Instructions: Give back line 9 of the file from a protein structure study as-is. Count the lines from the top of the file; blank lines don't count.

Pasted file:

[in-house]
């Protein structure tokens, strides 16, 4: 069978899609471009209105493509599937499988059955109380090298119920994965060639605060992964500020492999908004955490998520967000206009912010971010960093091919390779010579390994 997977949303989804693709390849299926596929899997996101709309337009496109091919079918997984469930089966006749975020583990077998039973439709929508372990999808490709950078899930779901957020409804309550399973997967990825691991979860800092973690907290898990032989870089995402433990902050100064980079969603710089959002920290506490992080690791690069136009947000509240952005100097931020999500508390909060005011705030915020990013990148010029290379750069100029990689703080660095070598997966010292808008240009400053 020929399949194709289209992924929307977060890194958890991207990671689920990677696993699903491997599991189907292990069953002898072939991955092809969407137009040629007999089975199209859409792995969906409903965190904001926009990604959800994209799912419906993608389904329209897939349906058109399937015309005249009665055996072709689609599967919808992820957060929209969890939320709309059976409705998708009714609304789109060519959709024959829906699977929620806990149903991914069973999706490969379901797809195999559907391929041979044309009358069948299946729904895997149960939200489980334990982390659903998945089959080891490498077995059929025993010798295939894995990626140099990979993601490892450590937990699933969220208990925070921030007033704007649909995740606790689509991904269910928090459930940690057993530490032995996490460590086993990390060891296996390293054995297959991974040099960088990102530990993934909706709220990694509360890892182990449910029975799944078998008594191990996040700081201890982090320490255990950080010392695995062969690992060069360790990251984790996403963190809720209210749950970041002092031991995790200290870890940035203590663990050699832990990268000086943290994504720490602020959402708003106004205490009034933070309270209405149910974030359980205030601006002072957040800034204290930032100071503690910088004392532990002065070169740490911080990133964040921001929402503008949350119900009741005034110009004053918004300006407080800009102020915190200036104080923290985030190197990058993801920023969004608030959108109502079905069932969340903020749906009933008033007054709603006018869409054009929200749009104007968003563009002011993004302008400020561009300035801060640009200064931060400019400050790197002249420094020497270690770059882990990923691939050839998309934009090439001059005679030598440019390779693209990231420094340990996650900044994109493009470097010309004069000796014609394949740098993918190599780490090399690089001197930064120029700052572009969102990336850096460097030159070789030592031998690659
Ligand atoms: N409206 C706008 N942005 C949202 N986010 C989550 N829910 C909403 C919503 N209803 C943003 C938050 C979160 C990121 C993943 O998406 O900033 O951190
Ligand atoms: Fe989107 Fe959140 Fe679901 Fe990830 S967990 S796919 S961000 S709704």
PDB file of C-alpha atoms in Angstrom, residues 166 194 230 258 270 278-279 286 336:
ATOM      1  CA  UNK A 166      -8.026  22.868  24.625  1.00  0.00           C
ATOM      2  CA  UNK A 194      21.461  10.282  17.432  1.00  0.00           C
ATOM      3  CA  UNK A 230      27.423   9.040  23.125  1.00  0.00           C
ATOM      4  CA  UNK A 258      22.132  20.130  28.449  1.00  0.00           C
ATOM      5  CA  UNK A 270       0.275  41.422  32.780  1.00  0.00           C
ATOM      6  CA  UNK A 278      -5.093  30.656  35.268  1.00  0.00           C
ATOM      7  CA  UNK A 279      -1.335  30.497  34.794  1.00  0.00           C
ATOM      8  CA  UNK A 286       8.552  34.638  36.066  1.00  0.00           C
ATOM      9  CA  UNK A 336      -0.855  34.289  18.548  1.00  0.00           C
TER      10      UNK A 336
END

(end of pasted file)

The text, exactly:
ATOM      4  CA  UNK A 258      22.132  20.130  28.449  1.00  0.00           C